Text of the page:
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Keeping costs under control

Bennington College in Vermont was for years famous - or infamous - as the most expensive private school in the nation.

No longer.

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"We committed in 1994 to make the cost of a Bennington education 10 percent less than competitive schools in four years," says President Elizabeth Coleman. "And we did."

Tuition and board now amount to about $27,000, $3,000 to $4,000 less than several other top liberal-arts schools.

Cost of a college education is not necessarily equal to quality of that education. But many parents have seen it that way.

"Pricing has always had a marketing element," admits President Coleman. But that kind of thinking, suitable for luxury goods, is diminishing among colleges and universities.

Nonetheless, a National Bureau of Economic Research working paper finds that students who attend colleges with higher average tuition costs or spending per student tend to earn higher incomes later on.

For students of the 1970s, the return on their educational investment in these expensive schools was a startling 16 to 18 percent. But that return may have declined with the sharp rise in college costs since then.

At the same time, the study, by Alan Krueger, an economist at Princeton University in New Jersey, and Stacy Berg Dale, a researcher at the Andrew W. Mellon Foundation in New York, suggests that being talented enough to get into an elite school is more important than actually attending one. It reinforces the idea that talented students who apply themselves can succeed no matter what school they attend.

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Coleman regards cost containment as a moral issue as well as a fiscal issue. "It is a good quest," she says, and not vulgar as some academics tend to think.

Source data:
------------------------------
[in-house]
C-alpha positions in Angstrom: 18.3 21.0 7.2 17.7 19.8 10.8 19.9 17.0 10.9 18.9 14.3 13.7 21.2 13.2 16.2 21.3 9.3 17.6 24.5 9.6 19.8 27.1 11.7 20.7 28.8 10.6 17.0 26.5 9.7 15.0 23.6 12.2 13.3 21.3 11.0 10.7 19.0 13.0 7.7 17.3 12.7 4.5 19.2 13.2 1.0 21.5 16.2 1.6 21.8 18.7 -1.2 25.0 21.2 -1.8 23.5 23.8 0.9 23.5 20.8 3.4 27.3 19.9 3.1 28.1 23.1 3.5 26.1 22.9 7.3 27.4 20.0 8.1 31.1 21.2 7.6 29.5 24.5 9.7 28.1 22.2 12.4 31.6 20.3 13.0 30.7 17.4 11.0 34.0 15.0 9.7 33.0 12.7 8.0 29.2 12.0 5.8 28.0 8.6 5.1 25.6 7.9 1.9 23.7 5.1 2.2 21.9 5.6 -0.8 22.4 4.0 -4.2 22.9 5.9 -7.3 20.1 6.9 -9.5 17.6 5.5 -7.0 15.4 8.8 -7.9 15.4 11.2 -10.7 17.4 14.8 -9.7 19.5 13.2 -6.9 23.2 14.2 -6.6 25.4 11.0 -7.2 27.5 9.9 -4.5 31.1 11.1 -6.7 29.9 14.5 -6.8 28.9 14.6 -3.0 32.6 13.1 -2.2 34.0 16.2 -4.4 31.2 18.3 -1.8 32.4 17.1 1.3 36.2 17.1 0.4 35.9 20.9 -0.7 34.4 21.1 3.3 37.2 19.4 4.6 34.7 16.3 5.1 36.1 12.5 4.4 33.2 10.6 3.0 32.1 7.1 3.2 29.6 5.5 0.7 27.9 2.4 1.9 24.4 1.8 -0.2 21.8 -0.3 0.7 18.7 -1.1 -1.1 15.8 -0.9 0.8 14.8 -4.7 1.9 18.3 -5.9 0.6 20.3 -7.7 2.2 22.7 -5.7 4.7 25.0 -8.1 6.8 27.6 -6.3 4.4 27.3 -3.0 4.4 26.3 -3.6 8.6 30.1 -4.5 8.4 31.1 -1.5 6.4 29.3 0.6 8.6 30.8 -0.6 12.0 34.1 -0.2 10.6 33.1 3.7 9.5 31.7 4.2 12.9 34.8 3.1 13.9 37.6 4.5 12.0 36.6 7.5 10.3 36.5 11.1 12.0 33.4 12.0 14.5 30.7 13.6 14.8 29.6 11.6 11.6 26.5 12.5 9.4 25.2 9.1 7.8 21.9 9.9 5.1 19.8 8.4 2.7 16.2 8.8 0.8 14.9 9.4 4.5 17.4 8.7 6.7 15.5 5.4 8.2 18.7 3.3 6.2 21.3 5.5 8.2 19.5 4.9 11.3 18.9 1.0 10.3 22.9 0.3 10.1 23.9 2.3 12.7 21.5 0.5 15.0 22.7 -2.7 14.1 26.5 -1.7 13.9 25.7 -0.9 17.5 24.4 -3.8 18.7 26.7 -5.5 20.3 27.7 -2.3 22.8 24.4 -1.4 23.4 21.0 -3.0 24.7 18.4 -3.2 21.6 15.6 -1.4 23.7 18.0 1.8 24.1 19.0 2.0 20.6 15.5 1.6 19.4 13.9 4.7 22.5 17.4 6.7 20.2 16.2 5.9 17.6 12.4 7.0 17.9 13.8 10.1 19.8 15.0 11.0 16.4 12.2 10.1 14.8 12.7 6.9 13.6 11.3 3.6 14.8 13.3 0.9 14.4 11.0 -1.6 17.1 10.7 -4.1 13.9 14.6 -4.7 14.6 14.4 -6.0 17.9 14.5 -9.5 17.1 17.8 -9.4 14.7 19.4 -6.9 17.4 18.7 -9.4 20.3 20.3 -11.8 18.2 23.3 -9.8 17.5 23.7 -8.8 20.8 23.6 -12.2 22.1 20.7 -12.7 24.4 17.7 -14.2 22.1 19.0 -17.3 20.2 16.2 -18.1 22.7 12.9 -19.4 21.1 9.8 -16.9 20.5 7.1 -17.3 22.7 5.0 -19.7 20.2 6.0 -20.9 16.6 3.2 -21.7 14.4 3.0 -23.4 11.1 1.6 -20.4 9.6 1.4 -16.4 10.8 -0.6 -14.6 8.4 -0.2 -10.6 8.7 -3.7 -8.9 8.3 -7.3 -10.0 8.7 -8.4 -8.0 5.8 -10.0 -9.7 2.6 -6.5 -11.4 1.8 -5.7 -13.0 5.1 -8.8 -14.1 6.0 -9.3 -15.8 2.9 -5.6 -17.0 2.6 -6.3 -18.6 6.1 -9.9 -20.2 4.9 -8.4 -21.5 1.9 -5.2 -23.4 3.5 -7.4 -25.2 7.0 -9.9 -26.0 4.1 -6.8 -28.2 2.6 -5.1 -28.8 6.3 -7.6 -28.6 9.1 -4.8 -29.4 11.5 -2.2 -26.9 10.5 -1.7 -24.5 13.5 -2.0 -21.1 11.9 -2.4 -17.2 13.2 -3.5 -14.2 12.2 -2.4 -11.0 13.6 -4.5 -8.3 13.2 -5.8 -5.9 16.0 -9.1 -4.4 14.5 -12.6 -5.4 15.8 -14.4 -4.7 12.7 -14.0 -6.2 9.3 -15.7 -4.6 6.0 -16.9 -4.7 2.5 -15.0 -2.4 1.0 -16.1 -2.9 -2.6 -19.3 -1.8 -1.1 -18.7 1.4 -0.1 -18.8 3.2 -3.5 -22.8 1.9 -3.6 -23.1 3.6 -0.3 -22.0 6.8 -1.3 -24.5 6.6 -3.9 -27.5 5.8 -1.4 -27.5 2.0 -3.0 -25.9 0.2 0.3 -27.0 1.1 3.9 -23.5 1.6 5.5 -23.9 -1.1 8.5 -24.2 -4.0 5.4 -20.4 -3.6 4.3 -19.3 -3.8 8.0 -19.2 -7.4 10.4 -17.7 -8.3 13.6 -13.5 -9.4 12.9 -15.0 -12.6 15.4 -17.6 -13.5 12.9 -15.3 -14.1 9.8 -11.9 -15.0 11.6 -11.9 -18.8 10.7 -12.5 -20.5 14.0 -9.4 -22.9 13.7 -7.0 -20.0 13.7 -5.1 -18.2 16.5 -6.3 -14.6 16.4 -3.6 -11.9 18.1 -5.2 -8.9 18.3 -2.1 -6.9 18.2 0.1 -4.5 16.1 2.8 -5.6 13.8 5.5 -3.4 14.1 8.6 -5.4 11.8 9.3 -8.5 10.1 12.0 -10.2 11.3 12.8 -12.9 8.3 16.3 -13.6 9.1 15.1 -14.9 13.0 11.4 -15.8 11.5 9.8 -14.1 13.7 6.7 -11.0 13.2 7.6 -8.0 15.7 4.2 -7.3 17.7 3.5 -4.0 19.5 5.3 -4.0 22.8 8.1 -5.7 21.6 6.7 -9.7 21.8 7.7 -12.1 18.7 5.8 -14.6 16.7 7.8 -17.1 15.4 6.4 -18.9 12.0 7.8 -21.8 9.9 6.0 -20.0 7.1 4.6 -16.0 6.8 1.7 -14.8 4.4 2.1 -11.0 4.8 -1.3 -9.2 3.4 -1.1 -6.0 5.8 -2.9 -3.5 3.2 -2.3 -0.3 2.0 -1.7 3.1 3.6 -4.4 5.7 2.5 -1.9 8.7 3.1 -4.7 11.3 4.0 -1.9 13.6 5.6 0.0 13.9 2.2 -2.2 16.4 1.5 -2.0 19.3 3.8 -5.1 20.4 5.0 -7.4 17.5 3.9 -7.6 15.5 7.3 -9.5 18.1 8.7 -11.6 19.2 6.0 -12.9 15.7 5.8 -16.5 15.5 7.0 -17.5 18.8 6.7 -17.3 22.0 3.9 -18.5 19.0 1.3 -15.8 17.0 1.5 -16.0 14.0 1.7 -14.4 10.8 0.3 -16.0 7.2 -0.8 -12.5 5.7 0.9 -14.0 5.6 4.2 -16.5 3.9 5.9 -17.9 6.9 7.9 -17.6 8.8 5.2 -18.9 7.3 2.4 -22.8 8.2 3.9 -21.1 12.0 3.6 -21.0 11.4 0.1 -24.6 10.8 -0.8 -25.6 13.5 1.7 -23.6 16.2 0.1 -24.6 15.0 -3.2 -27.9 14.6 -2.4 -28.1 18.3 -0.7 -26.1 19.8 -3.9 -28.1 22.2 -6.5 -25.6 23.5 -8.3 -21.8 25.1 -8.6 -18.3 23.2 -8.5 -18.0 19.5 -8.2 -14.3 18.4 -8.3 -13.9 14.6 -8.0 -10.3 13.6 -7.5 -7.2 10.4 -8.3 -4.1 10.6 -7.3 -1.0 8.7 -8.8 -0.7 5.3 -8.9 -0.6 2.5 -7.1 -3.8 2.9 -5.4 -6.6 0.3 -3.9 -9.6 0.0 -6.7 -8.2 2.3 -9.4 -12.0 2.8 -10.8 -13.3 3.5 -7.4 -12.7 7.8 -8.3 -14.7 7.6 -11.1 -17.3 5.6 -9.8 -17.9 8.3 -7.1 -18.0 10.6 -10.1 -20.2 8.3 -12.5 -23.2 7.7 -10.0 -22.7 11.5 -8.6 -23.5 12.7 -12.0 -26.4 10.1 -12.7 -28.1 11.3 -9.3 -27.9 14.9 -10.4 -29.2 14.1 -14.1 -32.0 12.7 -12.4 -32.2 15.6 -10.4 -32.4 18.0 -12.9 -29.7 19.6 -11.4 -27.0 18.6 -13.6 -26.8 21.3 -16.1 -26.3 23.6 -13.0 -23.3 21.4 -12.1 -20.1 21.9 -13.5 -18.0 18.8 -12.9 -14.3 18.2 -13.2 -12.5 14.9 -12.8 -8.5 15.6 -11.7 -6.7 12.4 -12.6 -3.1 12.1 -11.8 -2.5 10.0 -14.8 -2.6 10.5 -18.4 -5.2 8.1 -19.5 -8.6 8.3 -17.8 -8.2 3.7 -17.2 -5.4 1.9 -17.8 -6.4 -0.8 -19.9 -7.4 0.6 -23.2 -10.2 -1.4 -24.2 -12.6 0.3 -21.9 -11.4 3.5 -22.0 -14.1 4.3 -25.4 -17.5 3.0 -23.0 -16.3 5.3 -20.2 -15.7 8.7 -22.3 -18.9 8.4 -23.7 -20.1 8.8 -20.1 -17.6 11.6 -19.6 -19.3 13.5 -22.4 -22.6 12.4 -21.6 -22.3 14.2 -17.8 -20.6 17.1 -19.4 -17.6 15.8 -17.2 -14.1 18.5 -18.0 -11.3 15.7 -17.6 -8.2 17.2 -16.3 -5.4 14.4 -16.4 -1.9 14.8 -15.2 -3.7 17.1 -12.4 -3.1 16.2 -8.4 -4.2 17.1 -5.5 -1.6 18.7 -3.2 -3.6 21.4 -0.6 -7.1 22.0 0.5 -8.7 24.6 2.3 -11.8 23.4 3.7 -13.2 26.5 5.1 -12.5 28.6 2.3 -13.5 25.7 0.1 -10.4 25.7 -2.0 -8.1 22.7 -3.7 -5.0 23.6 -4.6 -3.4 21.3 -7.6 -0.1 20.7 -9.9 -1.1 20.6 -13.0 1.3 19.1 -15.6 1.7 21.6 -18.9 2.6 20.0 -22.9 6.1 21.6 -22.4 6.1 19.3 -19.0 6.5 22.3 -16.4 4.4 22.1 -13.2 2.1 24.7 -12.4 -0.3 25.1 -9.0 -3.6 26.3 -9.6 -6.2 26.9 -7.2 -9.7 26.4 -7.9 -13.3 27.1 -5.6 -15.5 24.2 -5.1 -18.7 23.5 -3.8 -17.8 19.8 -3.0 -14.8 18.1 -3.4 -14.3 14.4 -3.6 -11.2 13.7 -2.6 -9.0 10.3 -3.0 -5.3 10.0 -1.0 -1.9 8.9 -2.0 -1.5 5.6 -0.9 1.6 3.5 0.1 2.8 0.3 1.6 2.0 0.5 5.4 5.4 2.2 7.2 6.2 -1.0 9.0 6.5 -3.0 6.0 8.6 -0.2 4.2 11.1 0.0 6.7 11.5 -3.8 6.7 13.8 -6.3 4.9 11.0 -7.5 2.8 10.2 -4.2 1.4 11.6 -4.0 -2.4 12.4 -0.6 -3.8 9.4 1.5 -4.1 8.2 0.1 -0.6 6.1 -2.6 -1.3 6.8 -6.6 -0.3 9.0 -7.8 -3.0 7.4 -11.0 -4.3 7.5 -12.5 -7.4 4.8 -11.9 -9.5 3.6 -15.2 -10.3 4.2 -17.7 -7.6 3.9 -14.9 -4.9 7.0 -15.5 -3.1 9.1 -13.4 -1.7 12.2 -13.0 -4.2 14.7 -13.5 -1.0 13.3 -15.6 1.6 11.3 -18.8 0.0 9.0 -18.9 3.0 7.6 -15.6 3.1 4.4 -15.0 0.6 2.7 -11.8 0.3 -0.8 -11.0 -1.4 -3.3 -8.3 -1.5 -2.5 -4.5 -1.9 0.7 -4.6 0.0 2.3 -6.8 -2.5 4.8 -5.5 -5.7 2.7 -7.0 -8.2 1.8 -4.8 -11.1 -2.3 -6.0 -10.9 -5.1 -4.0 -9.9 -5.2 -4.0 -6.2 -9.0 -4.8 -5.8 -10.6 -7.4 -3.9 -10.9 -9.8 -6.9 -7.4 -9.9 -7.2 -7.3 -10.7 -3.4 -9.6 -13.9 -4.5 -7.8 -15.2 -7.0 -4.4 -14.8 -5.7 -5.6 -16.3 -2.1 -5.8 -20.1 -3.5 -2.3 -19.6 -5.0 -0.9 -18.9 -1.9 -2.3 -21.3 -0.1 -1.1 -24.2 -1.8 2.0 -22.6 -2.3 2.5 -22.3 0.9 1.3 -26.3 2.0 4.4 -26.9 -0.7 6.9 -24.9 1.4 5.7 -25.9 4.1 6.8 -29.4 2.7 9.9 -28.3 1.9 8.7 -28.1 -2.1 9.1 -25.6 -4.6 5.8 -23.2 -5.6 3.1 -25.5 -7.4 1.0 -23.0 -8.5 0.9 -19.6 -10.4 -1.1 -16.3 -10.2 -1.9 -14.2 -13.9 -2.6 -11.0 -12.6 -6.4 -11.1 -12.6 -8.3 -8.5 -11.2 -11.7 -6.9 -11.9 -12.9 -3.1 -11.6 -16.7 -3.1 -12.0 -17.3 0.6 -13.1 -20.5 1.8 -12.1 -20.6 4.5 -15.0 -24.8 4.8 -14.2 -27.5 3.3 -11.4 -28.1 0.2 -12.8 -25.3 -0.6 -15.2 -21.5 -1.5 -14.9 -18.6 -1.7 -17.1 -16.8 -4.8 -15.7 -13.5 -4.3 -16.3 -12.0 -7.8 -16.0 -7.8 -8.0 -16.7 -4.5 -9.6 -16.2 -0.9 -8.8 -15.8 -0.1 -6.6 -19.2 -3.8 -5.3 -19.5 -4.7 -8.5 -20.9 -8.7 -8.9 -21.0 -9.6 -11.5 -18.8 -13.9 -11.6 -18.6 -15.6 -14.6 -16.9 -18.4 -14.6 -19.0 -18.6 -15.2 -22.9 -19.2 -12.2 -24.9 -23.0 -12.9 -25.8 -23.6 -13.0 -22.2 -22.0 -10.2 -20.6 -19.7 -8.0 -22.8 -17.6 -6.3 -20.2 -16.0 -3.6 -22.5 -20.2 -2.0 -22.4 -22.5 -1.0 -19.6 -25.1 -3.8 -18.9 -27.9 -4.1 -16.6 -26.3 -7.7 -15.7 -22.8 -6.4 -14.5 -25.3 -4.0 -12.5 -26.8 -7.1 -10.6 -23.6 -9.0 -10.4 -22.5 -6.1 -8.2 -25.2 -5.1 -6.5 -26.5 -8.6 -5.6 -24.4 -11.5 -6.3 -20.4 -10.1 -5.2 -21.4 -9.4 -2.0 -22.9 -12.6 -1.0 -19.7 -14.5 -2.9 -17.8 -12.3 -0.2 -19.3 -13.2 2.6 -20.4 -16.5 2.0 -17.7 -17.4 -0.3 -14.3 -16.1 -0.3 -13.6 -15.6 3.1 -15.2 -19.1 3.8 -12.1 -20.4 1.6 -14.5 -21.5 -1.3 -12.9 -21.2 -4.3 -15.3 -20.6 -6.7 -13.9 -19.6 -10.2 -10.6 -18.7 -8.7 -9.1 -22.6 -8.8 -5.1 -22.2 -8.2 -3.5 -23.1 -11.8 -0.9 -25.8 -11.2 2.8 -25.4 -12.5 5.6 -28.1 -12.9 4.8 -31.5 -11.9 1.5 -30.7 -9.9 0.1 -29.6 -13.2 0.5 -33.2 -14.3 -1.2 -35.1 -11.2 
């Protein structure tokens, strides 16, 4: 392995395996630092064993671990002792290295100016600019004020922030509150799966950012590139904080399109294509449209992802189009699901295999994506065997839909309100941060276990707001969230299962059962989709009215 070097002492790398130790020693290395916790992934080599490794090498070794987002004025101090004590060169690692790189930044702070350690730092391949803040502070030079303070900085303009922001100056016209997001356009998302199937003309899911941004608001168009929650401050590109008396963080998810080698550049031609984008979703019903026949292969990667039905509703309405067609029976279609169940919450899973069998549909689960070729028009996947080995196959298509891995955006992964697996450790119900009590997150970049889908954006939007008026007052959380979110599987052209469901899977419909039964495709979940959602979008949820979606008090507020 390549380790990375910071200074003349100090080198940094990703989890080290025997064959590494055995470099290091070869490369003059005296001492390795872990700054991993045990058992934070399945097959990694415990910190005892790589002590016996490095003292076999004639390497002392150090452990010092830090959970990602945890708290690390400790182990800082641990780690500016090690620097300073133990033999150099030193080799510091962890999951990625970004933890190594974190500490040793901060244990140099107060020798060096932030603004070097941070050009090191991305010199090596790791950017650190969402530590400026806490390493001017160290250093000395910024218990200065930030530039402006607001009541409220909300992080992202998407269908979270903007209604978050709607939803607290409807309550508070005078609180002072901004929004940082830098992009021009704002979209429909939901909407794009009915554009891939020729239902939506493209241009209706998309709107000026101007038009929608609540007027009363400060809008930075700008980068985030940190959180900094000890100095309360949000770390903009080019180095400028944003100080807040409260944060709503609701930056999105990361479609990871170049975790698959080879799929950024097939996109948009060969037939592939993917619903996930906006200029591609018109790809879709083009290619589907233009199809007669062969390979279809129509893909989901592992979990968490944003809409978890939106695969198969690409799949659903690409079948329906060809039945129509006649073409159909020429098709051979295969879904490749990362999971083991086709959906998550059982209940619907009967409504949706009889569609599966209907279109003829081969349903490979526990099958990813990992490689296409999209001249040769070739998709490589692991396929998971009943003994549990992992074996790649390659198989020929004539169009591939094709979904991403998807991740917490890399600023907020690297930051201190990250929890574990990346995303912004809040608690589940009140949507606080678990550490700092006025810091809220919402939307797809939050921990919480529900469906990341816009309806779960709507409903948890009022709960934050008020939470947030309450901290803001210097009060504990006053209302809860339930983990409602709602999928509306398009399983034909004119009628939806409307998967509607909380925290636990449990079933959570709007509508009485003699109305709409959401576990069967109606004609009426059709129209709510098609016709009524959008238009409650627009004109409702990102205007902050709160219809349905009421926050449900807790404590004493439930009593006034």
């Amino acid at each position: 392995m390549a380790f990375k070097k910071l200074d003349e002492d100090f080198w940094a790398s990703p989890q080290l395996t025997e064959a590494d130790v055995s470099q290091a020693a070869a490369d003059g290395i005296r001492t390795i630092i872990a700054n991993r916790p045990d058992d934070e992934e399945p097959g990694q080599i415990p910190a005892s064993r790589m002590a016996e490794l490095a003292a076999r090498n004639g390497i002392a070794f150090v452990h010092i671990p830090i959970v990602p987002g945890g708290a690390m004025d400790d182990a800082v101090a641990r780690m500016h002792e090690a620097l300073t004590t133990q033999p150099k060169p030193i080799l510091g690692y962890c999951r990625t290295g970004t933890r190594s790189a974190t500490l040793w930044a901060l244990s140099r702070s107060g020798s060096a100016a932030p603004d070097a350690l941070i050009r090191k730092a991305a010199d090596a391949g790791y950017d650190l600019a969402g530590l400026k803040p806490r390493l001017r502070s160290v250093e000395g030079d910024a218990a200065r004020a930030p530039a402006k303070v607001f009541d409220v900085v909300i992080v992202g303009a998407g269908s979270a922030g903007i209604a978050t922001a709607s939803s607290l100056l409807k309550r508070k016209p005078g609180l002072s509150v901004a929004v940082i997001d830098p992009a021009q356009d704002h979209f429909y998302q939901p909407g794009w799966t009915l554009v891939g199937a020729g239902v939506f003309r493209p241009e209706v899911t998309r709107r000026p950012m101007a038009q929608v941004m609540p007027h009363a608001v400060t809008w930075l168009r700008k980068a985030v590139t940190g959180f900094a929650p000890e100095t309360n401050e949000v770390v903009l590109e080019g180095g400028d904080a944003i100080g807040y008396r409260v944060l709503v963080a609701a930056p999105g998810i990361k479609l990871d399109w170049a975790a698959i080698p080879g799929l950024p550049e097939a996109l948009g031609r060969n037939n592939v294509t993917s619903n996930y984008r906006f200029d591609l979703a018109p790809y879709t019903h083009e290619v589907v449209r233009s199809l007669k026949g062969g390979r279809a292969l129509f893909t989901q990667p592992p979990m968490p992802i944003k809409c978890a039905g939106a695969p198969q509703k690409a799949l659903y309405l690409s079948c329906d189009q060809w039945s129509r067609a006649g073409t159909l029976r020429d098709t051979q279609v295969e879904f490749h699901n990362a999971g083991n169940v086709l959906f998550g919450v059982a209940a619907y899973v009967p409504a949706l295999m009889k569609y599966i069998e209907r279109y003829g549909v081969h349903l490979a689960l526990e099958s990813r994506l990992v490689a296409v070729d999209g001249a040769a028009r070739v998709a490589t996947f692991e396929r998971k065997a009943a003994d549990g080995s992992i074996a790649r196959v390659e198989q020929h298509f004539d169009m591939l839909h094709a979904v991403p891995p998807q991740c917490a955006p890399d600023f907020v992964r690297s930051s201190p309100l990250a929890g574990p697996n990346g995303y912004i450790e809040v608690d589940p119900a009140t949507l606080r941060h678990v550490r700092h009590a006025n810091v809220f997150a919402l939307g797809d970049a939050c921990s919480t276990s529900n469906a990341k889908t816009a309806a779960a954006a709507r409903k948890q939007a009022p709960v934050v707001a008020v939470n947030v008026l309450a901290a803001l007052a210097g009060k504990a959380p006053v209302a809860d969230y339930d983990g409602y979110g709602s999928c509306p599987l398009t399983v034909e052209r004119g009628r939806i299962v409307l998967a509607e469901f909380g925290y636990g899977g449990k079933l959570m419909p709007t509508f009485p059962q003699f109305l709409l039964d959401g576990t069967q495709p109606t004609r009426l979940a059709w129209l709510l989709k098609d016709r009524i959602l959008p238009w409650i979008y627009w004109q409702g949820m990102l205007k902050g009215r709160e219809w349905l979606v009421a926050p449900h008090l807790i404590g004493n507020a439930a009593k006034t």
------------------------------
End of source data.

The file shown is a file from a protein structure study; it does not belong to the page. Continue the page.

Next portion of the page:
At Bennington, a 600-student institution, one key way of reducing costs was the abolition of its academic-department structure. Departments were always fighting for a bigger share of the fiscal pie, she says.

Faculty had mixed feelings about this change, Coleman says. But centralization has brought more flexibility and efficiency.

One reason for rising college costs is the demand of today's students for far fancier athletic and dormitory facilities than their parents had.

"The whole notion of a Spartan life in academia has diminished," says Coleman. And because liberal-arts colleges are extremely competitive in attracting students, each college feels obliged to have quality facilities. "It would be like stepping in front of a train to challenge that notion," says Coleman.

Another aspect of college costs is that many professors prefer research to teaching, and get away with it. Teaching undergraduates in universities is often assigned to poorly paid graduate students. Professors spend much of their time on research or outside businesses rather than the teaching that provides income to the academic institutions.

Coleman says incentives will need to change to alter that pattern. Professors should achieve career advancement for their teaching abilities, rather than for how many academic papers they publish.

(c) Copyright 2000. The Christian Science Publishing Society


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